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I'm Really Embarrassed About My Hemorrhoids

If you have hemorrhoids, you know this condition isn’t just uncomfortable physically—it’s also uncomfortable to talk about. But there’s no reason to be embarrassed about your hemorrhoids, and talking about the condition to your provider can help relieve your symptoms.

It’s important to know that not all hemorrhoids are the same, and they may occur internally or externally. Depending on where your hemorrhoids are, you can experience different symptoms. On top of that, some people may face hemorrhoids as a chronic issue.

Clearly, hemorrhoids are not straightforward, which is why it’s important to speak to your provider if you experience them. 

At Rivas Digestive Center, board-certified gastroenterologist John M. Rivas, MD, and his team have years of experience diagnosing and treating hemorrhoids for patients in Hollywood, Florida. We’ve put together this guide to help you understand what hemorrhoids are, how they’re treated, and why you shouldn’t feel embarrassed about having them!

All about hemorrhoids

About three-quarters of American adults experience hemorrhoids at least once in their life, making this a very common condition. Hemorrhoids occur when the veins in the anus or in the anal canal become swollen.

There are three different types of hemorrhoids that you can experience. External hemorrhoids form in the skin around your anus. They cause uncomfortable symptoms like pain or discomfort, itching, burning or irritation in the anal area, swelling around the anus, and bleeding.

Internal hemorrhoids occur in the lining of your anus or rectum and tend to cause fewer symptoms because of their protected location. However, uncomfortable or painful symptoms can occur once an internal hemorrhoid ruptures and begins bleeding, often due to straining during a bowel movement.

Thrombosed hemorrhoids form when blood pools in an external hemorrhoid, causing a clot called a thrombus. These feel like hard bumps near the anus and can lead to intense pain and inflammation.

Who can get hemorrhoids

This uncomfortable condition can affect anybody, but certain risk factors may make you more susceptible to them. 

Not eating enough fiber is a big risk factor, since a lack of fiber can make your bowel movements strained or irregular. If you have chronic constipation or diarrhea, the extra strain on your anal canal veins increases your chance of developing hemorrhoids.

Studies have found a significant association between being overweight or obese and developing hemorrhoids, and hemorrhoids are also more common in people over the age of 50. 

Leading a sedentary lifestyle can increase your risk for hemorrhoids because being inactive can negatively impact your gastrointestinal motility.

Unfortunately, there are some things that are harder to control that can lead to hemorrhoids. For example, additional pressure on veins in the anal area during pregnancy can lead to hemorrhoids.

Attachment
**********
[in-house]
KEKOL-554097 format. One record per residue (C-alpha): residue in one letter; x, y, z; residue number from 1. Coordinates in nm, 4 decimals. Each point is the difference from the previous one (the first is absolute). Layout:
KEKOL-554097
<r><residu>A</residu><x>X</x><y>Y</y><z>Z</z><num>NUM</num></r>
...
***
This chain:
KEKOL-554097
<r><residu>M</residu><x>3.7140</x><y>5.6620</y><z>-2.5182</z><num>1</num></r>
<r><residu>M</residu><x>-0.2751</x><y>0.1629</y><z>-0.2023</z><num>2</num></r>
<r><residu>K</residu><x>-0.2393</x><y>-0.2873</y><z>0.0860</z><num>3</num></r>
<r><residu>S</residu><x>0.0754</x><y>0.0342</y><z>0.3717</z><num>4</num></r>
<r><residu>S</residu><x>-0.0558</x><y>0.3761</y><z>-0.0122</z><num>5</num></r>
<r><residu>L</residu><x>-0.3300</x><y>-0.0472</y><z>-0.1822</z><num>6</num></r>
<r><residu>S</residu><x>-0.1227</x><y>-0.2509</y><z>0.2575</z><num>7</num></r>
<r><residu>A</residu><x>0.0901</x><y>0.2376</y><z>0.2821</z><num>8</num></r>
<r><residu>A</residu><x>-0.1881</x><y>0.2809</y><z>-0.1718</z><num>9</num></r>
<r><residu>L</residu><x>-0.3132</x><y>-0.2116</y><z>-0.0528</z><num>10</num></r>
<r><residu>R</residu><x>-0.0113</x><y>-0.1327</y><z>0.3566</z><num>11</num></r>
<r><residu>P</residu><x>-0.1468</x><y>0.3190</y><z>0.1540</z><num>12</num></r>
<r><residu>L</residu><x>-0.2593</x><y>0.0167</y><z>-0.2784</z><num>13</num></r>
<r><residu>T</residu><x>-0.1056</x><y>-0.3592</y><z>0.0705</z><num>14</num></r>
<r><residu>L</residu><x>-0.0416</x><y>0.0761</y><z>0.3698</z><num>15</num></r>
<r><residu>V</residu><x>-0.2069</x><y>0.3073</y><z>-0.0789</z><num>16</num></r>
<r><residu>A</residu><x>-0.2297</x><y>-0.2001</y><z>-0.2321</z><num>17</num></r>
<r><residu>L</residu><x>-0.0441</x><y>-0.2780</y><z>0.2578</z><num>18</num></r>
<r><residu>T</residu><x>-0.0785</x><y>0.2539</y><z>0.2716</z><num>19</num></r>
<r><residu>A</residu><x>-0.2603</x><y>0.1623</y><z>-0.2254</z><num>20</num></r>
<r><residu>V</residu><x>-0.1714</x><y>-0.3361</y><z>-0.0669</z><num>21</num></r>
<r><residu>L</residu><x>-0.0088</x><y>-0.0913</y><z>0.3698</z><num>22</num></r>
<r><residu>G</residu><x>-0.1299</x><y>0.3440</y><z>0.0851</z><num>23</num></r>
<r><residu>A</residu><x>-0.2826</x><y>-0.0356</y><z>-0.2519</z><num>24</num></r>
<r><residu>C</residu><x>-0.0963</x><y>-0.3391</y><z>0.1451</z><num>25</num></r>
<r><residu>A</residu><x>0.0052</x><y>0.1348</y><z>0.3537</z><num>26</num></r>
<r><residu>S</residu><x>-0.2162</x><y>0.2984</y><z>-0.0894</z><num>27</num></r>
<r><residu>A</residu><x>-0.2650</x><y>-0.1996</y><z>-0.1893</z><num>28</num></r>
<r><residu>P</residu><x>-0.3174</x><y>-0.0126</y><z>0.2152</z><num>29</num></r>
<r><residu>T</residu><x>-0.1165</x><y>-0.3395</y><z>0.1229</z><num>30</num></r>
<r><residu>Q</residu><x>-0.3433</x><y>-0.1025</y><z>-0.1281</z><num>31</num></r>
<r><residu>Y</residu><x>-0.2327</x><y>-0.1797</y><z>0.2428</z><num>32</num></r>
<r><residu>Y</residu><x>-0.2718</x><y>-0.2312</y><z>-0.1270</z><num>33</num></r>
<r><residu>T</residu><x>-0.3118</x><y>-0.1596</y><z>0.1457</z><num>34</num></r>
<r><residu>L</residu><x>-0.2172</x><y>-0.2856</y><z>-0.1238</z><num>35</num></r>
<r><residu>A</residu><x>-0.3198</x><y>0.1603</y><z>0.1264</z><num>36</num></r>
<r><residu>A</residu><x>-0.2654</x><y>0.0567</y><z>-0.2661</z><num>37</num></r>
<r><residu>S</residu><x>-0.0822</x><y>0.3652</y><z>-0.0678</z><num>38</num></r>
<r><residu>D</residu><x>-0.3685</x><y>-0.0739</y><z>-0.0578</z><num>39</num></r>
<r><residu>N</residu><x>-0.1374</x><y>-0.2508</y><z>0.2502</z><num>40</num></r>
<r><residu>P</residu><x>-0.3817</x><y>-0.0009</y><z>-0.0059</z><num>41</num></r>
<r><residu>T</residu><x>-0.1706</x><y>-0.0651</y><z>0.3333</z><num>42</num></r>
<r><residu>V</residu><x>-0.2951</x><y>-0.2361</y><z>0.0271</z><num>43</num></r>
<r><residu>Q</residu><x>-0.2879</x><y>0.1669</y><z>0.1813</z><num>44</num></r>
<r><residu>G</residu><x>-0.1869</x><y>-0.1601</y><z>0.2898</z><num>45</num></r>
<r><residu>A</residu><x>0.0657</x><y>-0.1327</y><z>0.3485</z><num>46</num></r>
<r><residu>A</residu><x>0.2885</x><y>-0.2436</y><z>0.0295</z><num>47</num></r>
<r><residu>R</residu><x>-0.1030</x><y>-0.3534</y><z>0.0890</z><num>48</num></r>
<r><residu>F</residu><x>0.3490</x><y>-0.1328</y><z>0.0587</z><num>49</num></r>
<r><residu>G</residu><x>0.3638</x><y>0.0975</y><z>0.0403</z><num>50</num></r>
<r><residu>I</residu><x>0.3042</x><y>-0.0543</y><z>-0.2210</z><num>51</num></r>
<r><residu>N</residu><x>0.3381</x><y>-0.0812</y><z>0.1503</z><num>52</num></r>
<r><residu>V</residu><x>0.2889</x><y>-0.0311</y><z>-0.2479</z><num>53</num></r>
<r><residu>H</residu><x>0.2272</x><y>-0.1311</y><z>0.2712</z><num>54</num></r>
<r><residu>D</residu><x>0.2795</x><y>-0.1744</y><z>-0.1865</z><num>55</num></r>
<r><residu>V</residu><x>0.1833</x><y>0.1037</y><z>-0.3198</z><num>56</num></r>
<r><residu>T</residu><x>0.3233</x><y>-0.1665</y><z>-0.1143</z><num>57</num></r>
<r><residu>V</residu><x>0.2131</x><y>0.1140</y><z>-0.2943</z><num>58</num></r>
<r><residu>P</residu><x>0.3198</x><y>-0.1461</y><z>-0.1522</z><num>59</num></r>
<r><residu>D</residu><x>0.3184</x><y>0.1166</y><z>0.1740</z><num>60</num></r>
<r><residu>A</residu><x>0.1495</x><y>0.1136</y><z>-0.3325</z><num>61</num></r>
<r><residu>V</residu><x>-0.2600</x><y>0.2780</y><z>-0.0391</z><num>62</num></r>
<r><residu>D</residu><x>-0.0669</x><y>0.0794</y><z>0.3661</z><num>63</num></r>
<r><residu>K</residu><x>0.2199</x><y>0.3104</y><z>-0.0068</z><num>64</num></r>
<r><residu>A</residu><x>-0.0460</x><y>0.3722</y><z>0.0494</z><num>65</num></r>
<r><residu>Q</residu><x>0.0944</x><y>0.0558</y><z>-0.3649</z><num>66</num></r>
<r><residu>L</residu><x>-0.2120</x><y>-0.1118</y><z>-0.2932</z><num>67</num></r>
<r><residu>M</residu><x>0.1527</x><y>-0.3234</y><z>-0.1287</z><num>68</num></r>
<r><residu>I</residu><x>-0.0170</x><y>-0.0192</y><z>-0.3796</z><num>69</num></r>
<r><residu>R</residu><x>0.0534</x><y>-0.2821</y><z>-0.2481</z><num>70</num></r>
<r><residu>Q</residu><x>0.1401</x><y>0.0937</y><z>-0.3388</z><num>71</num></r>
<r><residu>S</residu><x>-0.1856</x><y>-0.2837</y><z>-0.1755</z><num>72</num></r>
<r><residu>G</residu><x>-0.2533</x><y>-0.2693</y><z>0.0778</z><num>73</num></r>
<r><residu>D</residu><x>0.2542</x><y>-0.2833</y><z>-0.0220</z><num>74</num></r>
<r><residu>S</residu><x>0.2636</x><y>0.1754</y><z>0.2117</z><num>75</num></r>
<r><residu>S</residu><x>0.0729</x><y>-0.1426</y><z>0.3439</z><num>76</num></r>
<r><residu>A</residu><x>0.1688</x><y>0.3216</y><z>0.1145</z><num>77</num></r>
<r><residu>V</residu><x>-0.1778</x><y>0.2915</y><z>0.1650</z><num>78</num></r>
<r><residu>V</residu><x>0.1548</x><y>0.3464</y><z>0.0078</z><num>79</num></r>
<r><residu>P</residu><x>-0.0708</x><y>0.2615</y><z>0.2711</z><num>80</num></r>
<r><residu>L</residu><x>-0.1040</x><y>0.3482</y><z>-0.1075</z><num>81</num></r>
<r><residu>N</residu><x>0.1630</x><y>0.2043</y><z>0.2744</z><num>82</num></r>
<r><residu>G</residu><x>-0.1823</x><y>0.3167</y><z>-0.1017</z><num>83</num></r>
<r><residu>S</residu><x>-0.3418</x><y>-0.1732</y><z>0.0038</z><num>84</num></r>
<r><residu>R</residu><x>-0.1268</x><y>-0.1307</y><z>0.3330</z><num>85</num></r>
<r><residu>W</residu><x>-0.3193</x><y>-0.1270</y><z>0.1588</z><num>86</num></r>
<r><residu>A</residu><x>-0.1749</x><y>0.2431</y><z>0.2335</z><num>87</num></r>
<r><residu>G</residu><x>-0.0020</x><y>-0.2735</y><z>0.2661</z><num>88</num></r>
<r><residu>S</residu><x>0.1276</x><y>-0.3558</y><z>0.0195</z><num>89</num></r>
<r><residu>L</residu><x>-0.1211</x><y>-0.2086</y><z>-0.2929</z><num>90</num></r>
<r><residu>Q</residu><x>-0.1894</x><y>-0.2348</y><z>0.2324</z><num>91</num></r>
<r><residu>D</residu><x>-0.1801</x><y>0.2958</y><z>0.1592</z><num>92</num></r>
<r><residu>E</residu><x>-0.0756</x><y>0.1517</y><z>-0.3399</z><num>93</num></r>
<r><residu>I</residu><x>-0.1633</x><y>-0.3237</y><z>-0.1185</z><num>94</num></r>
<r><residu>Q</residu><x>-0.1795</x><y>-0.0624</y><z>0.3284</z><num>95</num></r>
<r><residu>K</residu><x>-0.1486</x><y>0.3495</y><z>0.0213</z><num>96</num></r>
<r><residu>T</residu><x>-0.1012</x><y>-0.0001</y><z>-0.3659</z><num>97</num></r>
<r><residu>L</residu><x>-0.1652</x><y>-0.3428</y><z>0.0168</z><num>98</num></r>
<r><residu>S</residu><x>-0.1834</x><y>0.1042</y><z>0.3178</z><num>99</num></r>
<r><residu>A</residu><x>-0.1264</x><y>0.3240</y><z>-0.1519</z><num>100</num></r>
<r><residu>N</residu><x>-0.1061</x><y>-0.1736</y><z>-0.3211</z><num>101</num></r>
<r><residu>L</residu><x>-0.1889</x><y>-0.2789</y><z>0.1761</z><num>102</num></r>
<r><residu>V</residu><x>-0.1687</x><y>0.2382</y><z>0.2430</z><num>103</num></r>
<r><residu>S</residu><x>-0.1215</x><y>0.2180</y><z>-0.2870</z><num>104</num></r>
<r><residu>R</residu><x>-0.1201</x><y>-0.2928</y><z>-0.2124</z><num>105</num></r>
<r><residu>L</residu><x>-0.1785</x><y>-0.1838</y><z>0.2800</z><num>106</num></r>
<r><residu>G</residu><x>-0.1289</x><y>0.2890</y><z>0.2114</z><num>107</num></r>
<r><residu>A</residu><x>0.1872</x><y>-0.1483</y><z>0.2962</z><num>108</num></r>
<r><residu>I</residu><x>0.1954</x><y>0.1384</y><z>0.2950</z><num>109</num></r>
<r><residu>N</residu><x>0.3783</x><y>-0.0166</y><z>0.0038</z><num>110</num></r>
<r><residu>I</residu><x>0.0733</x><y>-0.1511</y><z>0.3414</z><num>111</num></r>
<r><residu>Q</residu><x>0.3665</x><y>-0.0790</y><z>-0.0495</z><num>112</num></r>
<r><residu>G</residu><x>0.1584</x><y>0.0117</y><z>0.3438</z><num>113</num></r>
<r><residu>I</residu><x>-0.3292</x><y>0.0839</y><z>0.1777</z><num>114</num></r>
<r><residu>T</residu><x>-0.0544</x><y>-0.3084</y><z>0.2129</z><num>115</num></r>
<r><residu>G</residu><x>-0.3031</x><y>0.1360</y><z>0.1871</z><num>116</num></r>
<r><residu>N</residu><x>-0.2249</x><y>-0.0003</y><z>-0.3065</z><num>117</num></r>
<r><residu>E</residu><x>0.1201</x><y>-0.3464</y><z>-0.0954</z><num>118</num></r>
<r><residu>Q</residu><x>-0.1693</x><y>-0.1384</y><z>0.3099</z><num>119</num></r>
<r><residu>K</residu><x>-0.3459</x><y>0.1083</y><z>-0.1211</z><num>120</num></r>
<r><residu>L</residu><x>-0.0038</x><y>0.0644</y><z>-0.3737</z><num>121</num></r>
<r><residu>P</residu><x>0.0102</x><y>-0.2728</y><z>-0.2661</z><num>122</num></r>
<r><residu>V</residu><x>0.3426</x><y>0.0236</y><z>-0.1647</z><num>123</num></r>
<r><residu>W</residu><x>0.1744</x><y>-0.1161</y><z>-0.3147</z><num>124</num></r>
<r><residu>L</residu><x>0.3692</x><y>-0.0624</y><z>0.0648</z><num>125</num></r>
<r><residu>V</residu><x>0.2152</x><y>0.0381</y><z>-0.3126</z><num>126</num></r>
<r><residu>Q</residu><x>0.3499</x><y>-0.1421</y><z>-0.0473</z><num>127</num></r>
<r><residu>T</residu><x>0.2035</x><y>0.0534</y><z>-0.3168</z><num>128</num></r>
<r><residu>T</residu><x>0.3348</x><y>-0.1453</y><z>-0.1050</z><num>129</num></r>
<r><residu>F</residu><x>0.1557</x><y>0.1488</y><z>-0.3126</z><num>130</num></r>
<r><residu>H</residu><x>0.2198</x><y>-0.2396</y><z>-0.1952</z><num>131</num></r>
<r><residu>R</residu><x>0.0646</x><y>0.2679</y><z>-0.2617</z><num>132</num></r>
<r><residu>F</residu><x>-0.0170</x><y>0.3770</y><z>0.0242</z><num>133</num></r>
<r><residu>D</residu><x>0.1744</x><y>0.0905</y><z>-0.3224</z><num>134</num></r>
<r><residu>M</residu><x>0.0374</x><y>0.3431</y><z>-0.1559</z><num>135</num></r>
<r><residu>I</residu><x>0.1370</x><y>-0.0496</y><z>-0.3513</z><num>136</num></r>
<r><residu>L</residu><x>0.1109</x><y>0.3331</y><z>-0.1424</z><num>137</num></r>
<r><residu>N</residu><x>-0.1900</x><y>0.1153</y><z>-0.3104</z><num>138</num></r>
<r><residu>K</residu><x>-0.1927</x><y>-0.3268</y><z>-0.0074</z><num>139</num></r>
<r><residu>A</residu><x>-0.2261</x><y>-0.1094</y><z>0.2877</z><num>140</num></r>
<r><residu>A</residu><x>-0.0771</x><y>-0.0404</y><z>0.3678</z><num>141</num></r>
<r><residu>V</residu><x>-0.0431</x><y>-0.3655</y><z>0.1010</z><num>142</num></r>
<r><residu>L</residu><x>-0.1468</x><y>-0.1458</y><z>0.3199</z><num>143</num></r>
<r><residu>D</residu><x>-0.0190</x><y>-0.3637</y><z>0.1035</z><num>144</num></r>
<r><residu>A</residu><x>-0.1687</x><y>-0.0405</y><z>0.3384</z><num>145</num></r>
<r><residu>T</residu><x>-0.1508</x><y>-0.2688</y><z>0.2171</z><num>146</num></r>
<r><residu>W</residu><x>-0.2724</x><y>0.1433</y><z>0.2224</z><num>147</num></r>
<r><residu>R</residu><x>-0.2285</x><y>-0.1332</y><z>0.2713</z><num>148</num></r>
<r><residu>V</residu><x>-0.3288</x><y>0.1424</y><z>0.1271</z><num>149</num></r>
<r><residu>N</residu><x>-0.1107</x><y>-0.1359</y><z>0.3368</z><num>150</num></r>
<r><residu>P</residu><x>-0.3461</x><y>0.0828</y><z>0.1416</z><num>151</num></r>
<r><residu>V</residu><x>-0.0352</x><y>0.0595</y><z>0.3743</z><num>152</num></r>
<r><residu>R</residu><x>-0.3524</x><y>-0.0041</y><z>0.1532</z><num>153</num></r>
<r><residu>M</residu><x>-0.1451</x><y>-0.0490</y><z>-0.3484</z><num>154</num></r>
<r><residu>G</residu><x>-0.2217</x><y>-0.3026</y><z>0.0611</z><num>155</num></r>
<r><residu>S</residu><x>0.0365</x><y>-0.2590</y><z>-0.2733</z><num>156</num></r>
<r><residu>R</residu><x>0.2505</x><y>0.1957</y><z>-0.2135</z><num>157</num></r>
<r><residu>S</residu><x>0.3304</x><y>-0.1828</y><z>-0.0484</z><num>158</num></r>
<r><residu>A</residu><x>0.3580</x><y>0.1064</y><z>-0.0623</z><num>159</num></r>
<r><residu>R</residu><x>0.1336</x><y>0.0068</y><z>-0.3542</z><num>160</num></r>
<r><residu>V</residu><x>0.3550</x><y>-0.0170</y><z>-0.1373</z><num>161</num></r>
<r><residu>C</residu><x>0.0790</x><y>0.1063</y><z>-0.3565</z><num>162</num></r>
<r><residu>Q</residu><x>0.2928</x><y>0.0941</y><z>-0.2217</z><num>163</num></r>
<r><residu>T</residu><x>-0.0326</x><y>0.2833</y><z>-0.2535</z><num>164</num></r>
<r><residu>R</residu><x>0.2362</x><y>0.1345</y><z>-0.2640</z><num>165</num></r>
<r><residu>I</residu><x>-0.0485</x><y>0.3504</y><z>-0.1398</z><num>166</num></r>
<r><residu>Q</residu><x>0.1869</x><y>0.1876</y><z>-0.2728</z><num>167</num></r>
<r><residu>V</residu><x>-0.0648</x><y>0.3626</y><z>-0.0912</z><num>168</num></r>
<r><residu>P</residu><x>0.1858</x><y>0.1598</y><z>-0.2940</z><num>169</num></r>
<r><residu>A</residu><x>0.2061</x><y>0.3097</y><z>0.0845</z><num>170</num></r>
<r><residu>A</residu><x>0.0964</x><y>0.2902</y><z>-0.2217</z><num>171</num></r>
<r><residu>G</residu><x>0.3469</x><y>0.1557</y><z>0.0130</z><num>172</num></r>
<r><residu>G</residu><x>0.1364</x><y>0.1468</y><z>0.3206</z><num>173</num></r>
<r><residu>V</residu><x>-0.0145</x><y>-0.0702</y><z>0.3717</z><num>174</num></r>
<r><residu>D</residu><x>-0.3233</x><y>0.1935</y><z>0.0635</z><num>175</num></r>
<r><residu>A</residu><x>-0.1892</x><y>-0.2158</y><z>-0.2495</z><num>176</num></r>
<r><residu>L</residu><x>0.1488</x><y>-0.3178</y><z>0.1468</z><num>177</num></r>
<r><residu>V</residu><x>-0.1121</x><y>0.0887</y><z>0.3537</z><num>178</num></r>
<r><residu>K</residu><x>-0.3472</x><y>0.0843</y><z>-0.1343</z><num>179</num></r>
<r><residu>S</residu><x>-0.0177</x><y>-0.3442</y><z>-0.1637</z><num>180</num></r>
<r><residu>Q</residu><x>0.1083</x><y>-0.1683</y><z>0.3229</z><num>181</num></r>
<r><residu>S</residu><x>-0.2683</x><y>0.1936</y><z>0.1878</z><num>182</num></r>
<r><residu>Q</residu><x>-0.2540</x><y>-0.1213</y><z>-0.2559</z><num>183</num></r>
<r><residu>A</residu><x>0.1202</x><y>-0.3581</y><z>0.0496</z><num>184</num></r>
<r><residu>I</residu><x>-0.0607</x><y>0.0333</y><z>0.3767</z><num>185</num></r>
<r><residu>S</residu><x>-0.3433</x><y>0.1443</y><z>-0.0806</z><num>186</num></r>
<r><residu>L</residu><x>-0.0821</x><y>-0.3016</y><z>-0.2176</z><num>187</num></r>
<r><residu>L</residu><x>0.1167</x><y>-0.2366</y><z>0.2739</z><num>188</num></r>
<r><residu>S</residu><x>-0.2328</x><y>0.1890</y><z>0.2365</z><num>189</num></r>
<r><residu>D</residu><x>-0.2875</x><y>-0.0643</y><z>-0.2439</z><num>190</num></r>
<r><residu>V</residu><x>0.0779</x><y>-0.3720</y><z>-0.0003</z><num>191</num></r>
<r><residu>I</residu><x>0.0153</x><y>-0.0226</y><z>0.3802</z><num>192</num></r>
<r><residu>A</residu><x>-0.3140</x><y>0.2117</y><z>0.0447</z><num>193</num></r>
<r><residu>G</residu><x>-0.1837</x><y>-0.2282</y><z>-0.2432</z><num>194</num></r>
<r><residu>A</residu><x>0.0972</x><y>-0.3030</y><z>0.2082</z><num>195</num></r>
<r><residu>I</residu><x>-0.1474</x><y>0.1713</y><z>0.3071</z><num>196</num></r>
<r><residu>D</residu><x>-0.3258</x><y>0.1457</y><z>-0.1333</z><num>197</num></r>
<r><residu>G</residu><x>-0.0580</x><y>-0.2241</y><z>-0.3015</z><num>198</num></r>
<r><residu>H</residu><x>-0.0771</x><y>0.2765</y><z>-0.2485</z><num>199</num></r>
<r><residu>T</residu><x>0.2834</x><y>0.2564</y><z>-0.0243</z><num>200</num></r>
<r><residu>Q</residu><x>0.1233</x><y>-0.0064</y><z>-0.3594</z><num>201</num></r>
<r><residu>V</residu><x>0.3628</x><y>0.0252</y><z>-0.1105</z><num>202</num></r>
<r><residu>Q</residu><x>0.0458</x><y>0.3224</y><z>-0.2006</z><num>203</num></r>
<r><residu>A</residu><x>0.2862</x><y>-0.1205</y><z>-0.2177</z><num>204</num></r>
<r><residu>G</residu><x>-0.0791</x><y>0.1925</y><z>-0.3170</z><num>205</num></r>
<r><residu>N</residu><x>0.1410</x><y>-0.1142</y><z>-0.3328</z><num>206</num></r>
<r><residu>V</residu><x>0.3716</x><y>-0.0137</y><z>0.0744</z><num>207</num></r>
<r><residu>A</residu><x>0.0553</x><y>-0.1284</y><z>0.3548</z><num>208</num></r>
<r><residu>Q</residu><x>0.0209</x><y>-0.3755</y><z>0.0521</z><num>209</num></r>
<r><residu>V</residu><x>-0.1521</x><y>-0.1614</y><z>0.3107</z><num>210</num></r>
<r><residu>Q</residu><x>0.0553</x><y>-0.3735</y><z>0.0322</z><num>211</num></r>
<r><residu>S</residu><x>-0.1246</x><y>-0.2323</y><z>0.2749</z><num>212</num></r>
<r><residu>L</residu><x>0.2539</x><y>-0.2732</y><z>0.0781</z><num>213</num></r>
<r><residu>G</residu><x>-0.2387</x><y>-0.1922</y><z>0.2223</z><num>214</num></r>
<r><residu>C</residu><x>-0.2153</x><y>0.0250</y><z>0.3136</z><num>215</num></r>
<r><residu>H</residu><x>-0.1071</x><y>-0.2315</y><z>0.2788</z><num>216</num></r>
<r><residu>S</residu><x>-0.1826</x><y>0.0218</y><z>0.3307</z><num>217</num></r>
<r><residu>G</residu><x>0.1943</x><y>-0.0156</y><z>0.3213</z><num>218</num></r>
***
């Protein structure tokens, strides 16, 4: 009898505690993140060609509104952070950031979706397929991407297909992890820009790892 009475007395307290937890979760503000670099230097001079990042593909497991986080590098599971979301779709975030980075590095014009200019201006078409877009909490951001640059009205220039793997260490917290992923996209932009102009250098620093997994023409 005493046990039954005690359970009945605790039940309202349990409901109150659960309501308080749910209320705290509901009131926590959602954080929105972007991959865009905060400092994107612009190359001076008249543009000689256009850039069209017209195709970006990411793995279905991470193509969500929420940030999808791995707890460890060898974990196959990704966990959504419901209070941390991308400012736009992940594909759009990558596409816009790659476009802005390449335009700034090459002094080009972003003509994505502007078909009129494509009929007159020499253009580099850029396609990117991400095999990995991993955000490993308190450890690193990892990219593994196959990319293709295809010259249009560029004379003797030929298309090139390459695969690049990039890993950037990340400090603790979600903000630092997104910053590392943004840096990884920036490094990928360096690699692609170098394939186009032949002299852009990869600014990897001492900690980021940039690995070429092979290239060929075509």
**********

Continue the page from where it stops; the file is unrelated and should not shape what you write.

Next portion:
Underlying health conditions can also be a factor. For example, having IBS or Crohn’s disease causes issues with inflammation and bowel movements, contributing to the appearance of hemorrhoids.

But even simple things, like sitting on the toilet too long, can lead to hemorrhoids, since it strains the veins in the anal canal. If your immediate family has a history of struggling with hemorrhoids, you may be at higher risk for the condition.

Medical researchers are still looking into why some people get hemorrhoids and others don’t. But the best thing to do if you have hemorrhoids is to talk to an experienced provider like Dr. Rivas who can help diagnose the cause of your hemorrhoids and provide treatment.

Don’t be embarrassed by your hemorrhoids!

Getting treatment for hemorrhoids is easy, and you don’t need to feel embarrassed about this condition! Gastroenterologists like Dr. Rivas see many patients with hemorrhoids every year.

After you tell Dr. Rivas about your hemorrhoids, he evaluates your symptoms to determine if you’ll need treatment. Often, hemorrhoids come in mild cases and heal on their own after addressing the underlying factors that triggered them.

If your hemorrhoids are more problematic, Dr. Rivas prescribes medicated pads, creams, or suppositories to treat the swelling and other symptoms. 

We like to start with conservative treatments for hemorrhoids like increasing fiber intake, changing bathroom behavior, making lifestyle changes like more exercise, and taking topical treatments and oral pain relievers.

When hemorrhoids are more severe and do not respond to conservative treatments, there are several minimally invasive therapies Dr. Rivas may recommend. These include:

While these treatments destroy or remove hemorrhoids, you’ll still need to make the required lifestyle changes to keep new hemorrhoids from forming in the future. Dr. Rivas discusses your options with you and answers any questions you have before recommending a specific treatment plan.

End your hemorrhoid embarrassment today and seek treatment from our practice! Schedule an appointment online or give us a call at Rivas Digestive Center in Hollywood, Florida, today.

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